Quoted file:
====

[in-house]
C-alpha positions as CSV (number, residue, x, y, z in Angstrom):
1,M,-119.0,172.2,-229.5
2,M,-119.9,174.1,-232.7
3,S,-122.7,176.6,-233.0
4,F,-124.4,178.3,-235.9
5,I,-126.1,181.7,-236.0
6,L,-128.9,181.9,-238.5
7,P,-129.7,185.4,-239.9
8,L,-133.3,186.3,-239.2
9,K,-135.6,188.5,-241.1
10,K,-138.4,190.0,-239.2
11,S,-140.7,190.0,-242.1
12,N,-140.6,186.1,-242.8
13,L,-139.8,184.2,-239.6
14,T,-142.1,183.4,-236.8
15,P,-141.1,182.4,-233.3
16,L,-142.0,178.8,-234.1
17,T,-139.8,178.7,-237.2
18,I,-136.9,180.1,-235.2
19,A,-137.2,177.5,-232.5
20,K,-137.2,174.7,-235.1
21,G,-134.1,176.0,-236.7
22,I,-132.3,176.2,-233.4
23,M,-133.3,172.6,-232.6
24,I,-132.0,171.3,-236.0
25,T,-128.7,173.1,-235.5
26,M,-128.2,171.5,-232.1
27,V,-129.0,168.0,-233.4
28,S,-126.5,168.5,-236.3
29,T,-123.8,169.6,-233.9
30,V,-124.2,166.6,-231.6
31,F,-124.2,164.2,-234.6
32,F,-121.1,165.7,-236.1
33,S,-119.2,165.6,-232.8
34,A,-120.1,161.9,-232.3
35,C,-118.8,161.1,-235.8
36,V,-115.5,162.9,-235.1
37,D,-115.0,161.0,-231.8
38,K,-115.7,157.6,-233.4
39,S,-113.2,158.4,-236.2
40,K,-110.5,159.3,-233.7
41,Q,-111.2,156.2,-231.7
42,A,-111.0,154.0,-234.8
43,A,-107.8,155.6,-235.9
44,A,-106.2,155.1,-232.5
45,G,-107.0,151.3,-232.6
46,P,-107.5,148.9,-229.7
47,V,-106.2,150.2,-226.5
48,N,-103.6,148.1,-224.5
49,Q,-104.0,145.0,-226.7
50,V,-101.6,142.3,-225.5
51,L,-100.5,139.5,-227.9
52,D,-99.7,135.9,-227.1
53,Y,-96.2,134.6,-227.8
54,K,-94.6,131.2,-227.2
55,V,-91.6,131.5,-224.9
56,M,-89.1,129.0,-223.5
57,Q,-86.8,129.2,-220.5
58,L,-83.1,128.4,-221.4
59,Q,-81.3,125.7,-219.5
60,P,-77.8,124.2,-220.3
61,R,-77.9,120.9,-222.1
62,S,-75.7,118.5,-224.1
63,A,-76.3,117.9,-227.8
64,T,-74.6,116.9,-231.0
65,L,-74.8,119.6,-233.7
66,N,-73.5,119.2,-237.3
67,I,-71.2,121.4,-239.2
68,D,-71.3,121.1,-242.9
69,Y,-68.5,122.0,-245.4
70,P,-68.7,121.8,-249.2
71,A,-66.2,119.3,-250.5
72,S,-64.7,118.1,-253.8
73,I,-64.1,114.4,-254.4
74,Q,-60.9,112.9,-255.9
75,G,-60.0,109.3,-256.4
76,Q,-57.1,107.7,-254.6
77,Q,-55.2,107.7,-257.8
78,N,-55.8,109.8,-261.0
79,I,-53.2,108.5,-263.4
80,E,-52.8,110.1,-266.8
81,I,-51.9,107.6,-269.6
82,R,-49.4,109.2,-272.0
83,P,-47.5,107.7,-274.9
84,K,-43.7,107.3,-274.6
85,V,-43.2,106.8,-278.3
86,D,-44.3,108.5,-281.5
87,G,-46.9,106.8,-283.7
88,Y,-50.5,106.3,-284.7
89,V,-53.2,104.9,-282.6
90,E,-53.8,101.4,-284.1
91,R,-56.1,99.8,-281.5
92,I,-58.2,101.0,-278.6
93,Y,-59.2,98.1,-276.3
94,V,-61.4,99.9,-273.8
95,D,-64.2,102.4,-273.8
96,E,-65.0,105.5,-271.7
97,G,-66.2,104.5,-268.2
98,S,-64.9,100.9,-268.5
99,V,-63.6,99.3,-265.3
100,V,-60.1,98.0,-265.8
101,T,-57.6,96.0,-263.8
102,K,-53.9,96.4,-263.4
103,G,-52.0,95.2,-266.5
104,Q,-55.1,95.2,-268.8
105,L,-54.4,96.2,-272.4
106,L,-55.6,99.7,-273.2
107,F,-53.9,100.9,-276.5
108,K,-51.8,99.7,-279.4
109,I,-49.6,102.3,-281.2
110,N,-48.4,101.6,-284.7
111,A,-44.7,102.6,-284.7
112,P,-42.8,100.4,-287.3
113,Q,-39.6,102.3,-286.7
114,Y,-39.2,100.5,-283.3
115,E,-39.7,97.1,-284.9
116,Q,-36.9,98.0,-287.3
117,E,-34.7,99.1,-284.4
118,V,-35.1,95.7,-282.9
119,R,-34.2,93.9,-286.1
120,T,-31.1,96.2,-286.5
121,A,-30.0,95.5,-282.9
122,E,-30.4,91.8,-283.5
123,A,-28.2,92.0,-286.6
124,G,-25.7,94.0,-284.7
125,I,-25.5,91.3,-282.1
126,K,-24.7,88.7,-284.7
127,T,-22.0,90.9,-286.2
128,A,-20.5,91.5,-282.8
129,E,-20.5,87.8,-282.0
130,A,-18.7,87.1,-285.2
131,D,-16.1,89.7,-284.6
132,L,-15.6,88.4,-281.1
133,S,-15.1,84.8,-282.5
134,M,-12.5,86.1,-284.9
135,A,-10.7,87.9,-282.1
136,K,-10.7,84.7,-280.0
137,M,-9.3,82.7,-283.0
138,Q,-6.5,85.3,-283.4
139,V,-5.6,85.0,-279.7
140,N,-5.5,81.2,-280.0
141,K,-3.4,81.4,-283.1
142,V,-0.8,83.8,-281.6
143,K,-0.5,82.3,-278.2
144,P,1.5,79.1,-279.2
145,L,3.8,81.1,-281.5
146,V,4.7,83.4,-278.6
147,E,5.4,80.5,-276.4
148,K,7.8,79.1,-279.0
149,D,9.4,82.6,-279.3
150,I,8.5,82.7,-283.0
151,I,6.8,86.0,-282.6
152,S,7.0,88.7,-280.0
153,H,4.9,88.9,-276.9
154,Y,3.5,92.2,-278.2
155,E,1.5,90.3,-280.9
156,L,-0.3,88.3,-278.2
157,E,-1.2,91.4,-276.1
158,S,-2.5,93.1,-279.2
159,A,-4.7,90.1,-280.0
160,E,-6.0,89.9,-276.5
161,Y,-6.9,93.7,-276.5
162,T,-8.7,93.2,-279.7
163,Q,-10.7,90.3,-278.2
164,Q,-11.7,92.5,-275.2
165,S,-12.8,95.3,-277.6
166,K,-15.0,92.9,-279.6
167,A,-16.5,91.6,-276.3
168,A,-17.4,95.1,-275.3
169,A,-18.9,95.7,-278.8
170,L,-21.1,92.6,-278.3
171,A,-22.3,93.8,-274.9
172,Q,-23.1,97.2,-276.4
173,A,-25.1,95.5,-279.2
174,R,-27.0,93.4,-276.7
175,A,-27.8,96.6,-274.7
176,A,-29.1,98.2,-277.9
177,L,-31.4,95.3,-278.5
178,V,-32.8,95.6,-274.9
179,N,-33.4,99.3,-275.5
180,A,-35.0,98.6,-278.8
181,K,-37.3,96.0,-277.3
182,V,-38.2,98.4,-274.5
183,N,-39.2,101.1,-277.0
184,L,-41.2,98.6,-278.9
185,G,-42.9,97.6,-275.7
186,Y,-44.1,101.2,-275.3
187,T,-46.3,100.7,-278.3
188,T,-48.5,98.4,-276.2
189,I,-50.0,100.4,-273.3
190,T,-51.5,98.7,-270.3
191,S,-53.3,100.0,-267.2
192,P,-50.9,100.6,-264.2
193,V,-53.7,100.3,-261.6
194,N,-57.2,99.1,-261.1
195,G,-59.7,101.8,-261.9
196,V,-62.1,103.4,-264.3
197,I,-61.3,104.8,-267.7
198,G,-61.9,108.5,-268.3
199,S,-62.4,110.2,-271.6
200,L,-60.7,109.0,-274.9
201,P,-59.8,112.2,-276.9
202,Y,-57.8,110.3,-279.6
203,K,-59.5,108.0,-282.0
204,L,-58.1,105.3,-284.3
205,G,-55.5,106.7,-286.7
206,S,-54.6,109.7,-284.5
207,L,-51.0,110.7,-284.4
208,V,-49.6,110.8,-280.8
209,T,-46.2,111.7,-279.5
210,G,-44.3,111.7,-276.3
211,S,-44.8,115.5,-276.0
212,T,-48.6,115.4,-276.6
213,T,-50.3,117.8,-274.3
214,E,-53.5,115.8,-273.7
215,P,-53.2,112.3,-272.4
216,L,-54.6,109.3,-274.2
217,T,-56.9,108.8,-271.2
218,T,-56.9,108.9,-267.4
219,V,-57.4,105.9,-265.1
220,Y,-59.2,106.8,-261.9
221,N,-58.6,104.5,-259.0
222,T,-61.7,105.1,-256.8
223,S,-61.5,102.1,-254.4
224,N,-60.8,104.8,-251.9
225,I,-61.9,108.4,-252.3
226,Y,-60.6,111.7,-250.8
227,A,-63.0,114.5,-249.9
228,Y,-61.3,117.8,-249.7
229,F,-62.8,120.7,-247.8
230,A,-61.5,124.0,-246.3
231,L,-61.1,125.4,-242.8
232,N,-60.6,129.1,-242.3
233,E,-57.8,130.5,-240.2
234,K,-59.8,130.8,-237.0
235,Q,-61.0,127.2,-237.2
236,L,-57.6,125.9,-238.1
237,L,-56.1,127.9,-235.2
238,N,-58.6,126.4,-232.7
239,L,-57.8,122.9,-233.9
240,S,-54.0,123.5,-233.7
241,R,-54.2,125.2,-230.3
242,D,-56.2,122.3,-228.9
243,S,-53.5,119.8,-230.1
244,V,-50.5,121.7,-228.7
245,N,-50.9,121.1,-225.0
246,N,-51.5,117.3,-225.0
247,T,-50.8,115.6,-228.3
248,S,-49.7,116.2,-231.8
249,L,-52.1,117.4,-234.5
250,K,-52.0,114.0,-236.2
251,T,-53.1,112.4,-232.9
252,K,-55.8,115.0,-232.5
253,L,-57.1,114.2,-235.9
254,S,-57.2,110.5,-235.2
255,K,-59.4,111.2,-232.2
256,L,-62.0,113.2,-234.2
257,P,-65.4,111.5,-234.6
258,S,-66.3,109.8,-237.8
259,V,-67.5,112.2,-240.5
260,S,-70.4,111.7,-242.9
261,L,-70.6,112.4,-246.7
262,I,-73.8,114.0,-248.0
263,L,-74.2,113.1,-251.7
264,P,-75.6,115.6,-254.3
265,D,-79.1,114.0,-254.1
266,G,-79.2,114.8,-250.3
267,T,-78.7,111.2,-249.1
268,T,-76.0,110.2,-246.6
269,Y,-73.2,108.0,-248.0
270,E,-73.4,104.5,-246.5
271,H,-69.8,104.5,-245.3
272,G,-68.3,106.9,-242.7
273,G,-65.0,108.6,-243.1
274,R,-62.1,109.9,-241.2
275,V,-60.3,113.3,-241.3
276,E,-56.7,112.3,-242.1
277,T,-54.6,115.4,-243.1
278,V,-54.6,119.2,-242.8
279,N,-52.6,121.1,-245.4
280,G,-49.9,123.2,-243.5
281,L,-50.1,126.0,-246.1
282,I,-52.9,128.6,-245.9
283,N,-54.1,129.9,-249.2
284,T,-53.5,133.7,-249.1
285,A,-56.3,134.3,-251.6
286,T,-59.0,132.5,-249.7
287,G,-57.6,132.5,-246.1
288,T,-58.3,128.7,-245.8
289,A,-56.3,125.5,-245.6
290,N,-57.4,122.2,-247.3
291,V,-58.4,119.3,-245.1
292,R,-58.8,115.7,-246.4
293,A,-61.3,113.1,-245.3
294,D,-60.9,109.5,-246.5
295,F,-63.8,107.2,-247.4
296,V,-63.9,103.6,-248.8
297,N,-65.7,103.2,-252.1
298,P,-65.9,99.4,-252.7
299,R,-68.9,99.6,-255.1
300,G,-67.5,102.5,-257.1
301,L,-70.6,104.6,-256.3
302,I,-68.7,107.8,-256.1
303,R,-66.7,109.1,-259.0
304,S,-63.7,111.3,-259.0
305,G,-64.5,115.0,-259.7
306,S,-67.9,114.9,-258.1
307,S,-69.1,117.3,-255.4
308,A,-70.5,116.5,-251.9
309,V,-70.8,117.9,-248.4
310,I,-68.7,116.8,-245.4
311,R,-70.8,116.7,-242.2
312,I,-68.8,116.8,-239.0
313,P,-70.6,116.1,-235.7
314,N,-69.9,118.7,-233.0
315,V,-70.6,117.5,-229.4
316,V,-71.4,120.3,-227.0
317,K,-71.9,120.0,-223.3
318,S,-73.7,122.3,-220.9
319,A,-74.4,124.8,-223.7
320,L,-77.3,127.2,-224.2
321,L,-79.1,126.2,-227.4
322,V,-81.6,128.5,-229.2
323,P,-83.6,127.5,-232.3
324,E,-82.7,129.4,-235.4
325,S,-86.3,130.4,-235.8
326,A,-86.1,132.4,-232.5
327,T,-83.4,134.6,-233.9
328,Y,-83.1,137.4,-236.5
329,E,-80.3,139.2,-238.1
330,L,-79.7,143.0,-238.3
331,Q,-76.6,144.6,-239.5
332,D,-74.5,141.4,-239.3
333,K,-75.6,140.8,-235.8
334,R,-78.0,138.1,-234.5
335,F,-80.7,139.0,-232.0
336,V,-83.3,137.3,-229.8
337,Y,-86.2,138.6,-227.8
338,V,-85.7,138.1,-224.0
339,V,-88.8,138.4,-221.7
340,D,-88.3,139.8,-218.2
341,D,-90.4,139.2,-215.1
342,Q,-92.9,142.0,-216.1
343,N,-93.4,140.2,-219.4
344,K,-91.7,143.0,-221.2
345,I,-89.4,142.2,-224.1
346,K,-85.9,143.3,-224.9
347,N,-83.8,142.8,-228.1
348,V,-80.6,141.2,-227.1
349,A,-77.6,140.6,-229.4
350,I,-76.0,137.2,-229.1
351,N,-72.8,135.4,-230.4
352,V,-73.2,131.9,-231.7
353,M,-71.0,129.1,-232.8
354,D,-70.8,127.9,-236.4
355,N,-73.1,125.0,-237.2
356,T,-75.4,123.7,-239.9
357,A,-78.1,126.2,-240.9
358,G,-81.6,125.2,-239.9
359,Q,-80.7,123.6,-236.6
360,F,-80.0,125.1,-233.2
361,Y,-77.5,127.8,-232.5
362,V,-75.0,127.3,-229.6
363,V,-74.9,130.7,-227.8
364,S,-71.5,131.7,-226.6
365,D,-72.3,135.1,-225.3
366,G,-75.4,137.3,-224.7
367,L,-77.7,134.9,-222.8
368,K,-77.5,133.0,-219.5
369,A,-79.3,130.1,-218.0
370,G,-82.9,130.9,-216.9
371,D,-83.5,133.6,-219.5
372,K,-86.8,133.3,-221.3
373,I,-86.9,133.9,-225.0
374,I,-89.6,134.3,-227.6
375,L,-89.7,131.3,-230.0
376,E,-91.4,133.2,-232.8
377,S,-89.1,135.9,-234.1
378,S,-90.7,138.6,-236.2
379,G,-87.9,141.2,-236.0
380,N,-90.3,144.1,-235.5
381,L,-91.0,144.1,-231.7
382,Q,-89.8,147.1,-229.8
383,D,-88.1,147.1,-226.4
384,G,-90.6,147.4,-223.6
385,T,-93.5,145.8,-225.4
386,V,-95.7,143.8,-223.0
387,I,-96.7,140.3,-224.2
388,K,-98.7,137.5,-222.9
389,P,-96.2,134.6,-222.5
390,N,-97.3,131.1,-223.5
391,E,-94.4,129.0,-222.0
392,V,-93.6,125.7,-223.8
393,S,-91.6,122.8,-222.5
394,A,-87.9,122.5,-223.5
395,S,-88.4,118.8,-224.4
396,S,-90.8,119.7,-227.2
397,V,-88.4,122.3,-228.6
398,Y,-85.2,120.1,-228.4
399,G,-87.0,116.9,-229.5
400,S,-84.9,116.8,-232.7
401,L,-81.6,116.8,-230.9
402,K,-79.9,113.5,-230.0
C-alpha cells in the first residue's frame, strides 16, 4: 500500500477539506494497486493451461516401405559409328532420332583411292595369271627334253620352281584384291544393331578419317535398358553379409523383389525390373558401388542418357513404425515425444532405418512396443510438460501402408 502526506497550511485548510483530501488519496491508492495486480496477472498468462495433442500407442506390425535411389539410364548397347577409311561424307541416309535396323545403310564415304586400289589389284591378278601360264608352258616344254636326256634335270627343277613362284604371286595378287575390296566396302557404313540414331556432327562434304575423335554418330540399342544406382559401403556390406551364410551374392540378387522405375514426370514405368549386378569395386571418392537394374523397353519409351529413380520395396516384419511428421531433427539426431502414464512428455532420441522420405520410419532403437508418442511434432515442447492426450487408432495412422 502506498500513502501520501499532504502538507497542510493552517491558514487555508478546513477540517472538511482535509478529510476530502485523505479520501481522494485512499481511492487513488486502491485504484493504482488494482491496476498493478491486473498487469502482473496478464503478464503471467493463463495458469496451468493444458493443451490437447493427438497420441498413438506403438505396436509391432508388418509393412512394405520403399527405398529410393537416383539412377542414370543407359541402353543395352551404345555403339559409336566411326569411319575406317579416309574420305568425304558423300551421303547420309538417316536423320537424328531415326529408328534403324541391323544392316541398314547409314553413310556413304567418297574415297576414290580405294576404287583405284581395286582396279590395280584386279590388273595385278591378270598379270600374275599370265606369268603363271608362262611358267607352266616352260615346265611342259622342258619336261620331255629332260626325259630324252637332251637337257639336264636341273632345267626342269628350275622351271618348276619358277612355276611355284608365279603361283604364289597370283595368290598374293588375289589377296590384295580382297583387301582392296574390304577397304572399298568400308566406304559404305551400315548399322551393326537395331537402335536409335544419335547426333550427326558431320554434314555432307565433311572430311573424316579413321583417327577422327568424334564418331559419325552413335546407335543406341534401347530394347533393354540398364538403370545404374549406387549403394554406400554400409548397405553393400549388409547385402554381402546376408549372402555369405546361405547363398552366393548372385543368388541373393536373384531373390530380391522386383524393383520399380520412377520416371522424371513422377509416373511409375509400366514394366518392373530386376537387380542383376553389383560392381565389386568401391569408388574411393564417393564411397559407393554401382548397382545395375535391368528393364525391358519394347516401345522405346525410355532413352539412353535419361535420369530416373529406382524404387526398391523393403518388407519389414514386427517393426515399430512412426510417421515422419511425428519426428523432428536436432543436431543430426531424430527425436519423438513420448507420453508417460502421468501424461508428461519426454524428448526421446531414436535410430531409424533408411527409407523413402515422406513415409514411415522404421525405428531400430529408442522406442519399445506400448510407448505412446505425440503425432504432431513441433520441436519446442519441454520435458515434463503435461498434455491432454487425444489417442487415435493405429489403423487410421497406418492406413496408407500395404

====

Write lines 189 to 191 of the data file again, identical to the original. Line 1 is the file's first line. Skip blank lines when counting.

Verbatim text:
187,T,-46.3,100.7,-278.3
188,T,-48.5,98.4,-276.2
189,I,-50.0,100.4,-273.3